Mr. Speaker, we promised Canadians that we would establish an all-party national oversight committee. Bill C-22 shows Canadians that important commitment has been kept.
As a reminder to the House, a committee of parliamentarians able to review classified security and intelligence documents has been a long time in coming. A special joint House/Senate committee was struck in mid-2004 to provide recommendations on how such a committee would function in a Canadian context. That report was followed by the tabling of Bill C-81 in 2005. That bill died on the Order Paper during the dissolution of the 38th Parliament.
Over the course of the next decade, two private members' bills were tabled that sought to create a committee of parliamentarians to review national security and intelligence matters, the second of which was defeated by the previous government at second reading shortly before it introduced Bill C-51.
As a member of the Standing Committee on Public Safety and National Security, I heard witnesses tell us that the formation of an all-party national oversight committee had been anticipated for a long time. Let me read some of their testimony.
Wesley Wark said:
I fully support Bill C-22. I think it represents a necessary and timely experiment in parliamentary democracy and activism. I give full credit to the Liberal government for seeing the importance of parliamentary scrutiny of security and intelligence and for making this a centrepiece of its response to the previous government's anti-terrorism legislation, Bill C-51, and for making it a promise in their election platform.
Suzanne Legault, the Information Commissioner of Canada, said:
First, I wish to commend the government on tabling legislation to create a parliamentary oversight body of our national security agencies. The recommendation to create such an oversight committee dates back many years. The Committee could, with a properly designed legal framework, do much to increase public trust in our national security agencies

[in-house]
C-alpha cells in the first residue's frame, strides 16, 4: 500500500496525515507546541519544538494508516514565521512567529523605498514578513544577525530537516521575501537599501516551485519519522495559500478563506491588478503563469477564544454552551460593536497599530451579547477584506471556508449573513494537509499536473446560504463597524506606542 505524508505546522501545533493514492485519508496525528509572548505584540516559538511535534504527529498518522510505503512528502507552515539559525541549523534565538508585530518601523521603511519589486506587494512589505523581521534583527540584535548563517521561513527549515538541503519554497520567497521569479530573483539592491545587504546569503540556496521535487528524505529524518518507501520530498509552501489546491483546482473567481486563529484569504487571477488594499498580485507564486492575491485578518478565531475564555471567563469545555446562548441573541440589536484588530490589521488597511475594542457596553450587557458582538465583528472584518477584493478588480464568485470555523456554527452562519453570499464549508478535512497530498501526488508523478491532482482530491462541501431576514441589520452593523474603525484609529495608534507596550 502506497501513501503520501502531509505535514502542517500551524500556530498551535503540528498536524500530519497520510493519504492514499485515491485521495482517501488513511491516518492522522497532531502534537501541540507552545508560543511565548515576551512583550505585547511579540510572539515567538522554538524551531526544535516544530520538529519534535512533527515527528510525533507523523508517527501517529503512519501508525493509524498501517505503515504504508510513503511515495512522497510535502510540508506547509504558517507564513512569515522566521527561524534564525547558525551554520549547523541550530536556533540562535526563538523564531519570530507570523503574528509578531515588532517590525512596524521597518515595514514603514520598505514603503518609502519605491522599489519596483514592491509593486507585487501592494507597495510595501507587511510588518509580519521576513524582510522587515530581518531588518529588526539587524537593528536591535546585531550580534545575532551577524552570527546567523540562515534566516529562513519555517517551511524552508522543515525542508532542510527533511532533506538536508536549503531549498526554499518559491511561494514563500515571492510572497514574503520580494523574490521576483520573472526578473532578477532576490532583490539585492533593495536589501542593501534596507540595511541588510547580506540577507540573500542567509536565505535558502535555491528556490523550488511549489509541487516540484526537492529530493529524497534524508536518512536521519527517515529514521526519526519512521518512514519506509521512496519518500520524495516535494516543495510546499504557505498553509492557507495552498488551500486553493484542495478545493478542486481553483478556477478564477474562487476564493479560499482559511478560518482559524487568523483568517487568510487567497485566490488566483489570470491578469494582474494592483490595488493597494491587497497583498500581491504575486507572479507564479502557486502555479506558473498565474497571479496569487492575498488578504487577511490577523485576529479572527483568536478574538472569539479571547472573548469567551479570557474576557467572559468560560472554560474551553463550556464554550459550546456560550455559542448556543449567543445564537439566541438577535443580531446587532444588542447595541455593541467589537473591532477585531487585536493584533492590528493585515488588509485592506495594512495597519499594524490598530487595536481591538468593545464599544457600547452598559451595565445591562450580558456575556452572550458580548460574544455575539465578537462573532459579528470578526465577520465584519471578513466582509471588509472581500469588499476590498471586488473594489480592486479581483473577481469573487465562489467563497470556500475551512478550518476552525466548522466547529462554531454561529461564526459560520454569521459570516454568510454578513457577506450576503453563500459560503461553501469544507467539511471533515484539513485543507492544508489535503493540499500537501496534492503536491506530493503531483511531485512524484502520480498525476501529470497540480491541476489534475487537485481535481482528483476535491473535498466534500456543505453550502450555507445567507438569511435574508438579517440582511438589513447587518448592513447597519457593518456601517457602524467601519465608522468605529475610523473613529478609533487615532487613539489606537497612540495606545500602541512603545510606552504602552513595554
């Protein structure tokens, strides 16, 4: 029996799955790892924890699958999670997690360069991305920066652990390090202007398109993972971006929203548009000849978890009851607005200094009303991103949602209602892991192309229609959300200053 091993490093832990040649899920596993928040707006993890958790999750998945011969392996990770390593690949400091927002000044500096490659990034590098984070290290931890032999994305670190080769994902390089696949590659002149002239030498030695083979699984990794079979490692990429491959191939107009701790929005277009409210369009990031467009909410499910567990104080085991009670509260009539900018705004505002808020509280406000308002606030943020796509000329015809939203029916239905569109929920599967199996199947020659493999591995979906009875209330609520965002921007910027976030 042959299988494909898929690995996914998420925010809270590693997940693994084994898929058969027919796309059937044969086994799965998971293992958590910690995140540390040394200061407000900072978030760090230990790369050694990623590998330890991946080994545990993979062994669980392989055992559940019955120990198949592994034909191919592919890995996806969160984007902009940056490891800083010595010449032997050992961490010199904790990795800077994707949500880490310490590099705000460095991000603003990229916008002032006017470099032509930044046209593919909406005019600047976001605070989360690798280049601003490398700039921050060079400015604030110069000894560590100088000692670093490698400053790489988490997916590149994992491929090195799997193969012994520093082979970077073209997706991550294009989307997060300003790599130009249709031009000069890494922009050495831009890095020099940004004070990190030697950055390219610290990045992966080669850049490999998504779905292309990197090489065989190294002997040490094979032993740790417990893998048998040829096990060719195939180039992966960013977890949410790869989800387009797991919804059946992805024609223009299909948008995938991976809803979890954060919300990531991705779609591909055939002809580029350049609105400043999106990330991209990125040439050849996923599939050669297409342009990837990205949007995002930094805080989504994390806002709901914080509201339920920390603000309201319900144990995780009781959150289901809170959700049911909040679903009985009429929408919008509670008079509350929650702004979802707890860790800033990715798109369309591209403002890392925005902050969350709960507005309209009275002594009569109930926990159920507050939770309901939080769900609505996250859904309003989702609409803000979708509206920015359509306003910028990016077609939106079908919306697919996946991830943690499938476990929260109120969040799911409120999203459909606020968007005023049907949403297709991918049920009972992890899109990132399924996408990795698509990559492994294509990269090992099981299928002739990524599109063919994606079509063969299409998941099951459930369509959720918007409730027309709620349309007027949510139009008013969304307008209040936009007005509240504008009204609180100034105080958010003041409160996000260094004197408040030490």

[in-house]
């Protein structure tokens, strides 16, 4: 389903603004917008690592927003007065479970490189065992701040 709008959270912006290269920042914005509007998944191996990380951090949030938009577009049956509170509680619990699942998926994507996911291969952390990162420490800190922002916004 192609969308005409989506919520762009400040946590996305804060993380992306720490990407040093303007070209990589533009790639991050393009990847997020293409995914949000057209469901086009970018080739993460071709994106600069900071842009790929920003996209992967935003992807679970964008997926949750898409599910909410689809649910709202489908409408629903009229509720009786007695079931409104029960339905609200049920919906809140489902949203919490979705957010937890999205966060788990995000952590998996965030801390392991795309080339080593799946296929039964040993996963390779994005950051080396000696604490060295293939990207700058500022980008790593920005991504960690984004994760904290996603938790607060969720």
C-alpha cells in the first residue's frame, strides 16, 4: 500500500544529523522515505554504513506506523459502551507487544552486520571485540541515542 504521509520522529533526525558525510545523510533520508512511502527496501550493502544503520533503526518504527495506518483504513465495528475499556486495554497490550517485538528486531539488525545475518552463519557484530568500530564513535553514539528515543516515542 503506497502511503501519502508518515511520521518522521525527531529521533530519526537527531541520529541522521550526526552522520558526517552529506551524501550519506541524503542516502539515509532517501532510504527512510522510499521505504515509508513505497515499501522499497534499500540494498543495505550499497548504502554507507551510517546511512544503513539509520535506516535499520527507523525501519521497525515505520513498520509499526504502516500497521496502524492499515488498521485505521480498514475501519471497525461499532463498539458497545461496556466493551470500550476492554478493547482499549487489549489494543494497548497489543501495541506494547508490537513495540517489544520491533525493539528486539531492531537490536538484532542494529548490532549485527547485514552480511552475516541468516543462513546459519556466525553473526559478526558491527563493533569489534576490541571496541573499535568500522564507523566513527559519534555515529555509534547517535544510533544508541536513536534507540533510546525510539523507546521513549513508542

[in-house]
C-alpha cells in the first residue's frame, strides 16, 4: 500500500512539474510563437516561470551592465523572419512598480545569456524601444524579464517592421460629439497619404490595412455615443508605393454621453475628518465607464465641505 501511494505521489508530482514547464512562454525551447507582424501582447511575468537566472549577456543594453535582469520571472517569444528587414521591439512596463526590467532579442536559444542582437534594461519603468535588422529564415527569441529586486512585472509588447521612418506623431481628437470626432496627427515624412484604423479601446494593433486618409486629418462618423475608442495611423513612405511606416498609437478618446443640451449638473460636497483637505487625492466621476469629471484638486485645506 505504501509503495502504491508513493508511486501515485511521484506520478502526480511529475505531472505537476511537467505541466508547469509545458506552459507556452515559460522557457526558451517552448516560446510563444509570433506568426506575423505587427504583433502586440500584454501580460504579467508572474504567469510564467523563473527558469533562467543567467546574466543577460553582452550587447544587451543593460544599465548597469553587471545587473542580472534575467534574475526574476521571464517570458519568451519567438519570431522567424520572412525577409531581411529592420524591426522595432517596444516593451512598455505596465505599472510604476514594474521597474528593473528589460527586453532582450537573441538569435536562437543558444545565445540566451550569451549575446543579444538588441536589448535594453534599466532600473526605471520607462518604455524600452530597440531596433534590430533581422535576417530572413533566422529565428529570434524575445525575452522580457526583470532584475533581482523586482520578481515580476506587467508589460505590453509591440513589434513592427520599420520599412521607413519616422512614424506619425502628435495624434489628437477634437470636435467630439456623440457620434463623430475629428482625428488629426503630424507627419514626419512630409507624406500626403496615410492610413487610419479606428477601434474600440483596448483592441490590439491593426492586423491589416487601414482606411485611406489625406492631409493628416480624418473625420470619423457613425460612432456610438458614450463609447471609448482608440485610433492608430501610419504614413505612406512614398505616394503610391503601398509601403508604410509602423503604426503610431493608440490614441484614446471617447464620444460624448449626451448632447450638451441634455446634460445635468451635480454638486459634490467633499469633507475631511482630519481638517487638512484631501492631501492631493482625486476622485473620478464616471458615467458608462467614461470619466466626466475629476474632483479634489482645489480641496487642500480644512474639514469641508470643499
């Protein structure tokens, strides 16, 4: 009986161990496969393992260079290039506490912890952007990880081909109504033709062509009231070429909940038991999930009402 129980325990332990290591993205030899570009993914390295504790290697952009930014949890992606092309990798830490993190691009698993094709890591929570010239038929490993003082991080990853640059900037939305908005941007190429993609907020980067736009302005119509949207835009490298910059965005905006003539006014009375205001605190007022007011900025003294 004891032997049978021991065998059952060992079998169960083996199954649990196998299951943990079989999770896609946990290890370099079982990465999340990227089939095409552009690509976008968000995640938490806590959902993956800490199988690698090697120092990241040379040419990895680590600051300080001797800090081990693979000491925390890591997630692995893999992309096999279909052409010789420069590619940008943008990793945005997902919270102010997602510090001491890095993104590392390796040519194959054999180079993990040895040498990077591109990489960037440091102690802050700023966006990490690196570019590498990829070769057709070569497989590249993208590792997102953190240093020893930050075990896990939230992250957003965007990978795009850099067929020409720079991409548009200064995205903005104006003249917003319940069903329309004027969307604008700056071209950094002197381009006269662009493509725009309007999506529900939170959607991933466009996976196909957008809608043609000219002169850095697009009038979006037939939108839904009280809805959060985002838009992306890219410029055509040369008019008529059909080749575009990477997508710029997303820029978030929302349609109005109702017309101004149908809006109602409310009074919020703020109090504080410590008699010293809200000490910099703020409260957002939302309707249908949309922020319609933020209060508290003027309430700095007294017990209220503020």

The Hon. Ron Atkey said, “I believe this represents a major and welcome change within our Canadian parliamentary system.”
Alex Neve, Secretary General of Amnesty International Canada said that finally after the Arar inquiry and Justice O'Connor recommendations, we had Bill C-22, which was very welcomed.
Special advocate Anil Kapoor said of Bill C-22, “This piece of legislation is crucial to public trust in our security intelligence apparatus.”
One of the most important obligations of a government is the responsibility to protect the safety and security of its citizens both at home and abroad. Equally important, in a country such as Canada, is the obligation to uphold the Constitution and to ensure that all laws respect the rights and freedoms we enjoy as people living in a free and democratic society.
These two obligations do not necessarily have to compete with each other. It does not have to be a question of security or rights and freedoms.
Bill C-22, and the future national security and intelligence committee of parliamentarians, will help to ensure that we achieve that balance. The committee will have a mandate to both confirm that our security and intelligence agencies have the resources and powers they need, as well as to ensure that those agencies do not exceed their authorities and respect the rights and freedoms of Canadians.
While supportive of the creation of an all-party national oversight committee, witnesses did share with our committee ways that we could make the legislation better. I am glad that we were able to reflect a number of these suggestions in our amendments.
Also, while the Conservatives were adamantly opposed to the creation of such a committee during their time in government, I am glad to see that during their time in opposition, they are much more supportive of the concept.
In fact, during clause-by-clause consideration of Bill C-22 at the standing committee, many amendments received multi-party support. For instance, Liberals amended the bill to broaden the committee's mandate in clause 8. This was further subamended by the NDP and agreed to by all sides. The chair's double vote was removed from clause 19, ensuring that the chair would only cast a deciding vote in the event of a tie.
Clause 21 was also amended so that if something was redacted from one of the committee's reports, the revised version must be clearly identified as a revised version and it must indicate the extent of and the revision.
The NDP proposed a whistleblower clause that would require the committee to inform the appropriate minister of any activity it discovered that may not have been conducted in compliance with the law.
All of these are now a part of Bill C-22.